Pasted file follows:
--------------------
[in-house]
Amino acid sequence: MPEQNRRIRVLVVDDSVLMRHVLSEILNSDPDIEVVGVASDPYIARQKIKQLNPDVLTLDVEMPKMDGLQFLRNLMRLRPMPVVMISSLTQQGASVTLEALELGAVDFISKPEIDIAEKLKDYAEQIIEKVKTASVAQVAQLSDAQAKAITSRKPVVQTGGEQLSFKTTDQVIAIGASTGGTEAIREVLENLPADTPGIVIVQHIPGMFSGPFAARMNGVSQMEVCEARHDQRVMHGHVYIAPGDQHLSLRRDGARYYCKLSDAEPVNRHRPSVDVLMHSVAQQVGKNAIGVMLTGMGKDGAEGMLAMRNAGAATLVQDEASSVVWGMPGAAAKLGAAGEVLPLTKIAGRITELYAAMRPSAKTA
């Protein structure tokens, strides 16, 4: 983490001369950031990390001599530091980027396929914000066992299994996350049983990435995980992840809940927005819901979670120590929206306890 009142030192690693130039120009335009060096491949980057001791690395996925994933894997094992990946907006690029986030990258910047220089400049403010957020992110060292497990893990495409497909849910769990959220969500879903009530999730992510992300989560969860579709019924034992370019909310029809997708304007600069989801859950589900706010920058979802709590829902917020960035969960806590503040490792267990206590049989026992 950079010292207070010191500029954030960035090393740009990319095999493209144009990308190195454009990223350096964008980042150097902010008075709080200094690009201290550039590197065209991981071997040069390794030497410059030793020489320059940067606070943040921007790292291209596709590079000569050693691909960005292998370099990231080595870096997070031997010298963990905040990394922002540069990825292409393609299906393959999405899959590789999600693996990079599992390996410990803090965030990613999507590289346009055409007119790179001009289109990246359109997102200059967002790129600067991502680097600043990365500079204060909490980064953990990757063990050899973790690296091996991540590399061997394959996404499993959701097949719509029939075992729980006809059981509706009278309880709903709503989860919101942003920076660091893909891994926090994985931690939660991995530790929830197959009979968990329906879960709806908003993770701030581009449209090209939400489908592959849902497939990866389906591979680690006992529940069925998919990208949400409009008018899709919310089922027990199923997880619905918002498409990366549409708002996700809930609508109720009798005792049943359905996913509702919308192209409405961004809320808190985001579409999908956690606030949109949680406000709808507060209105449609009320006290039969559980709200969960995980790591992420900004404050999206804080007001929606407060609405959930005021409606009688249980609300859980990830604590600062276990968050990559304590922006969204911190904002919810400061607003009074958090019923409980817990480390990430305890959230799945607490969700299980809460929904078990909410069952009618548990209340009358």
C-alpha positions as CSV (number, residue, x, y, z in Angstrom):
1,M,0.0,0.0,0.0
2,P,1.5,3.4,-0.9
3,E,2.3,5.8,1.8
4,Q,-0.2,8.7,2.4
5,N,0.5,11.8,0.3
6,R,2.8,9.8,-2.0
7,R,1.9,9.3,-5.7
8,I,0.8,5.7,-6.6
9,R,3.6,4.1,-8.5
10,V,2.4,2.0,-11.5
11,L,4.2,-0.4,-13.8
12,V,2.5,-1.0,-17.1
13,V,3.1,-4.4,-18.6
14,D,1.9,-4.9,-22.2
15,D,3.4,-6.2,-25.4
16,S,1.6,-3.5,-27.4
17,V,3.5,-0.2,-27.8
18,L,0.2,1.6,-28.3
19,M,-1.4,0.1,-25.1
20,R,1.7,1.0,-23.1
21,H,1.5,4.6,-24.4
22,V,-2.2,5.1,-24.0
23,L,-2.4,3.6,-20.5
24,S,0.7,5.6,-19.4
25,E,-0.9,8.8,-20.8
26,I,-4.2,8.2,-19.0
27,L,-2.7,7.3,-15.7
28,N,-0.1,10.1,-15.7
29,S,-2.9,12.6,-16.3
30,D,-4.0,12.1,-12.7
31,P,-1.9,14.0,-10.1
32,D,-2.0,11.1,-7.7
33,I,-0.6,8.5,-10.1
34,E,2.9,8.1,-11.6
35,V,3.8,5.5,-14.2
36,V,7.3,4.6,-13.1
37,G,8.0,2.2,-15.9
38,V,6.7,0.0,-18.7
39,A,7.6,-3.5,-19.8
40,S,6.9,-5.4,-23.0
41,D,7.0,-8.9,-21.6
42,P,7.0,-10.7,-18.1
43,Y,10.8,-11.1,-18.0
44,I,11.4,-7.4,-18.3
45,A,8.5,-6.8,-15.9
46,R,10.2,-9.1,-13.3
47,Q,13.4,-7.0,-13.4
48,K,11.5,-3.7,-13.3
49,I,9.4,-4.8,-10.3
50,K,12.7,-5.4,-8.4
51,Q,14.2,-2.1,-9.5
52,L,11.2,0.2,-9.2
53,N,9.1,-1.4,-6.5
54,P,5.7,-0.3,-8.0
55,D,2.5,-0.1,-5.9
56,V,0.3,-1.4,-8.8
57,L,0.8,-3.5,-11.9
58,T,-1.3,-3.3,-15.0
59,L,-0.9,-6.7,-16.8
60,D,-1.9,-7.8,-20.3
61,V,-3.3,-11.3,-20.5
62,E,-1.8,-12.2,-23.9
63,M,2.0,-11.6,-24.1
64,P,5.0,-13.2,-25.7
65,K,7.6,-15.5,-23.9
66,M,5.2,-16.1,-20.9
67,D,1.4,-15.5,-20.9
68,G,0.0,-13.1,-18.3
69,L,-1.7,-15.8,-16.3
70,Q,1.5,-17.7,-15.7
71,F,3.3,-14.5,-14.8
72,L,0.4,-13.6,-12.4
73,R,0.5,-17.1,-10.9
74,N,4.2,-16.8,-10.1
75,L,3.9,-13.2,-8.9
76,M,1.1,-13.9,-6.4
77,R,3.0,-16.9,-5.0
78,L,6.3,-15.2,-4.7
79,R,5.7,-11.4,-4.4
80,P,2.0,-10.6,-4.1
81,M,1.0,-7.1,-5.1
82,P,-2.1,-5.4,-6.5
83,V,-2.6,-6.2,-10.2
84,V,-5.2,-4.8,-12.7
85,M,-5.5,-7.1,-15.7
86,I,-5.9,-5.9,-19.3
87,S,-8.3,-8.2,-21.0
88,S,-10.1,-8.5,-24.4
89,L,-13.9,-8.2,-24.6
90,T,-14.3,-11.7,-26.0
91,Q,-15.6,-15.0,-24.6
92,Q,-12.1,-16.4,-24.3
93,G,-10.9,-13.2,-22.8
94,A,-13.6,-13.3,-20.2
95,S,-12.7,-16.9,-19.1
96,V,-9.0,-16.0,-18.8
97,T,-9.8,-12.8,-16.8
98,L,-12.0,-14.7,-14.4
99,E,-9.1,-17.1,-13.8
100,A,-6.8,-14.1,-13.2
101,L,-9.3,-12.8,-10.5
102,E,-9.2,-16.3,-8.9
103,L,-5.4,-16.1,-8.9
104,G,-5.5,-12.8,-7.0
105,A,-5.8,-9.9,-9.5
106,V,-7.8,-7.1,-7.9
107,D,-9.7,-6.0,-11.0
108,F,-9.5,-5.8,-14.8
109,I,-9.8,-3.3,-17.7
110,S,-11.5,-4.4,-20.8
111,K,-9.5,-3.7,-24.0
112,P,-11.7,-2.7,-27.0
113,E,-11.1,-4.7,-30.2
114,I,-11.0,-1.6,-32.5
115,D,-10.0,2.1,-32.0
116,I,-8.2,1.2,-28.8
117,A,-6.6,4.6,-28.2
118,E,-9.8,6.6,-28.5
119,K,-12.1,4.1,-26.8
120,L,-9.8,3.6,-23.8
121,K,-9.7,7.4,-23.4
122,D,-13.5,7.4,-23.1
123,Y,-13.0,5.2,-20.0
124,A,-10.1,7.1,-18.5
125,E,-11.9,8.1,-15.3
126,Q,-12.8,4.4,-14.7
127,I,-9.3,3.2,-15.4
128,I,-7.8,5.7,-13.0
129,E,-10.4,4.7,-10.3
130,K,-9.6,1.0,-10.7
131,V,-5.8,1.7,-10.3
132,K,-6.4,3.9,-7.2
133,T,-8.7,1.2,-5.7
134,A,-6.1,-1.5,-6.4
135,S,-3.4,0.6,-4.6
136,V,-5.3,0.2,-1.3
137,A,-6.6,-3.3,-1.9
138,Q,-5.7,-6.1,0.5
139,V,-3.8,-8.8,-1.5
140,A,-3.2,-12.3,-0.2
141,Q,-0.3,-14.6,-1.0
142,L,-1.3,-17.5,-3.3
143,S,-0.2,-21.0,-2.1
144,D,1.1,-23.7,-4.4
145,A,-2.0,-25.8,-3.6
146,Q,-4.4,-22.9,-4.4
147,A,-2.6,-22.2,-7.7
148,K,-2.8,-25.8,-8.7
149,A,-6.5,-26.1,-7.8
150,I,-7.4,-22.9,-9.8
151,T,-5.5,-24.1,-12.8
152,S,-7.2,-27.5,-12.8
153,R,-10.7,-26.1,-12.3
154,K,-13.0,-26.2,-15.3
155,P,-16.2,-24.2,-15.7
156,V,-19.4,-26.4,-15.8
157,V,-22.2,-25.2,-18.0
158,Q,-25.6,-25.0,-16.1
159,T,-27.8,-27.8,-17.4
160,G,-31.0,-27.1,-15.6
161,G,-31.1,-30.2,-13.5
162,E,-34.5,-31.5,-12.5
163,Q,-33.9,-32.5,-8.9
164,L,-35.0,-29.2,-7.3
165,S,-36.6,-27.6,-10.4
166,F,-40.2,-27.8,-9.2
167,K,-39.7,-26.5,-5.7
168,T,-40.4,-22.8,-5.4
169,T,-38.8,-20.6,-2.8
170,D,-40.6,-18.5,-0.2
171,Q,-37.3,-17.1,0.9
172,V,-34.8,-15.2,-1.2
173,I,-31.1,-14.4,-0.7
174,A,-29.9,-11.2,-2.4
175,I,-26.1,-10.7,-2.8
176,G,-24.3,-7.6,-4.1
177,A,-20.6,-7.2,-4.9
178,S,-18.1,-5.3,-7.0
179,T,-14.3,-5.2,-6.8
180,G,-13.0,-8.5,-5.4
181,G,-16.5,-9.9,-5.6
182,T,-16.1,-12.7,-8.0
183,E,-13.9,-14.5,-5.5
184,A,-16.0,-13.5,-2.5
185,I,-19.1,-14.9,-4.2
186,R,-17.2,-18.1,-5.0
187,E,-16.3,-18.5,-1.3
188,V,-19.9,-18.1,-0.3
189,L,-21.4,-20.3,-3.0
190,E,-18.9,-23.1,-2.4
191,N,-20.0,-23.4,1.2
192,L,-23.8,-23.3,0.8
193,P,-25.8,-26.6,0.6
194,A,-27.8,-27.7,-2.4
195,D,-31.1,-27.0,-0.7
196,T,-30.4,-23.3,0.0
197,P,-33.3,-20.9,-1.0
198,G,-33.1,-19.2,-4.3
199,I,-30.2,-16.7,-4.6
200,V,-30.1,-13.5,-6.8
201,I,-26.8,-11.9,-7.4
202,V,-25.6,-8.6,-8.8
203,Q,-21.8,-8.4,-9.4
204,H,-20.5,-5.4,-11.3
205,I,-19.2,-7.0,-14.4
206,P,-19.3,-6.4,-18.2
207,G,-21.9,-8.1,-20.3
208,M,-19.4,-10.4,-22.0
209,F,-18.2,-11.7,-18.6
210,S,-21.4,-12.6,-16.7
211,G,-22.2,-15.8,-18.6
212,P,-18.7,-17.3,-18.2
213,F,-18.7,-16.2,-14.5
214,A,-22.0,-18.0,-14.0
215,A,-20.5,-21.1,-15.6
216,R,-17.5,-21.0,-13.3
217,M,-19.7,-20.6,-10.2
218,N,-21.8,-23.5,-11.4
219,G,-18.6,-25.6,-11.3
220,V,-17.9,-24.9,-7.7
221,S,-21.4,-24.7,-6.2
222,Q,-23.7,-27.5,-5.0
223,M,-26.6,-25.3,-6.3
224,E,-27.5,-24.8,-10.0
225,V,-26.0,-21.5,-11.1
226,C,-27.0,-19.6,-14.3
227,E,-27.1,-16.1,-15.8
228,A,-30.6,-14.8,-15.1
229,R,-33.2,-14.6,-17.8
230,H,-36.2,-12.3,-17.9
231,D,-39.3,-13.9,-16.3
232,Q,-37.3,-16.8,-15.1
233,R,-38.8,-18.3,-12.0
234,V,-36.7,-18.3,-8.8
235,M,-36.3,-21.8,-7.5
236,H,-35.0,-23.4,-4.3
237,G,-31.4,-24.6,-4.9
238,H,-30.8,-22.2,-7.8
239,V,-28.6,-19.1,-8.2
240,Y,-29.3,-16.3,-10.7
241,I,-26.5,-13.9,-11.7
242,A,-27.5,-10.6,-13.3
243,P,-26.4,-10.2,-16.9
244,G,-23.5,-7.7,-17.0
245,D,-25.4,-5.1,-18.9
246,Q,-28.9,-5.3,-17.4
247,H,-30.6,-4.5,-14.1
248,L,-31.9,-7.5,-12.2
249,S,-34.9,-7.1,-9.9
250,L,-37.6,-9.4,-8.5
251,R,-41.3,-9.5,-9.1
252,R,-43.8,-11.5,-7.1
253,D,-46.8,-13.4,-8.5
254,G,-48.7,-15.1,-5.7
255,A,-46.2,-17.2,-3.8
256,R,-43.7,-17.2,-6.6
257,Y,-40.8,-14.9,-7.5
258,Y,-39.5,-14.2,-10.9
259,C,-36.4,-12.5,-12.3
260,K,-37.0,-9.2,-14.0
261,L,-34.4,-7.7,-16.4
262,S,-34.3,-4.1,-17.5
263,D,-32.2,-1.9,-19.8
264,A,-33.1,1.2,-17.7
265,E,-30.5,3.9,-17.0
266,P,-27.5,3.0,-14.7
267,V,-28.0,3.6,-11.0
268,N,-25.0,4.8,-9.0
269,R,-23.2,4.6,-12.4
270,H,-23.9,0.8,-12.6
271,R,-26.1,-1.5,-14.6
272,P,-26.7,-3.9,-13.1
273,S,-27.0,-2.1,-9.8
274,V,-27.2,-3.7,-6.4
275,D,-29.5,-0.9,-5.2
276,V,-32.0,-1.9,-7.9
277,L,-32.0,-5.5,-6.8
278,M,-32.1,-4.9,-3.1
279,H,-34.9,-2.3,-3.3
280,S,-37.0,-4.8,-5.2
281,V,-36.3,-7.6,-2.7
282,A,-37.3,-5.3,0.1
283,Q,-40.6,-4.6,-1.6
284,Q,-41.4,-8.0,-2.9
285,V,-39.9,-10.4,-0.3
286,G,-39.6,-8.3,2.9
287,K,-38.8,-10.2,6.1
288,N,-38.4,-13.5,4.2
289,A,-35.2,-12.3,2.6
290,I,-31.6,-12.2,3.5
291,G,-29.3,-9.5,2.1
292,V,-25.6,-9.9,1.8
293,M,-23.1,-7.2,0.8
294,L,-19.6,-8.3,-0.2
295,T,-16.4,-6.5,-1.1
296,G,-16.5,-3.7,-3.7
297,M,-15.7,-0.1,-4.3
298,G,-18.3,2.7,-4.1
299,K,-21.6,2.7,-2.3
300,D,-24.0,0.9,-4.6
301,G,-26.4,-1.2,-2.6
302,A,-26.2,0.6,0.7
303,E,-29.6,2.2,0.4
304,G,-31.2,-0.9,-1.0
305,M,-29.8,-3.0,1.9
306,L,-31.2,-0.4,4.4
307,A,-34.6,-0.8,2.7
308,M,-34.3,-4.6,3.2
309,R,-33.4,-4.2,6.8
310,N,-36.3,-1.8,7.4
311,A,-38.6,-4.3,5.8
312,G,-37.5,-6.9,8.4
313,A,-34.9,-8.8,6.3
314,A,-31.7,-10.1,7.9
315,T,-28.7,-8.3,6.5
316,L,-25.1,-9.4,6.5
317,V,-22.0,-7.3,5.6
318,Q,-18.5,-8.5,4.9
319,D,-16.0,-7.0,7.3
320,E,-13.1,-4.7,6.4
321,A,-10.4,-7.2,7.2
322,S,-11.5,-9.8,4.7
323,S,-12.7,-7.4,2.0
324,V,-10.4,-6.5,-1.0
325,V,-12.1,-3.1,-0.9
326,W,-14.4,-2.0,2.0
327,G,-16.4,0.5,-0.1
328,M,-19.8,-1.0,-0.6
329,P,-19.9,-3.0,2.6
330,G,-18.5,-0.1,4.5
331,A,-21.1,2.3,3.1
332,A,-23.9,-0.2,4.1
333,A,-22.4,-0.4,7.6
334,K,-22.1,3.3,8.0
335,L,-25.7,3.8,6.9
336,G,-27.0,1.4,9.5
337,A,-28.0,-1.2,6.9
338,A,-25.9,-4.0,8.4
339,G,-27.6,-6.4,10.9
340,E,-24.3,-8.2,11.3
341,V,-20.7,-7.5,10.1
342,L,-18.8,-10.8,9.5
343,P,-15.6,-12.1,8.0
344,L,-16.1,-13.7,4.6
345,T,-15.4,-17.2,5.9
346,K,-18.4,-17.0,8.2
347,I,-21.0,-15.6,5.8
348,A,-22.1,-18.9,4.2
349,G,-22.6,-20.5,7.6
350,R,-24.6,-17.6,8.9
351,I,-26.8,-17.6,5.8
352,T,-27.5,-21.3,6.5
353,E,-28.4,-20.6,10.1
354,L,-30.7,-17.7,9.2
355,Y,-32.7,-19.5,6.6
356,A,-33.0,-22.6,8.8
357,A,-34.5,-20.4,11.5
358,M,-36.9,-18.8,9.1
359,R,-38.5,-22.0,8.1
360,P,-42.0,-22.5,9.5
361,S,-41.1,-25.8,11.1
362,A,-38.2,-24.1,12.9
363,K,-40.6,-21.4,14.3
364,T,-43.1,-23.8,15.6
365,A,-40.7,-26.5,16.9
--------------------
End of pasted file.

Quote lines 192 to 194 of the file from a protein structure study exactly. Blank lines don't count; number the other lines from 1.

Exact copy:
188,V,-19.9,-18.1,-0.3
189,L,-21.4,-20.3,-3.0
190,E,-18.9,-23.1,-2.4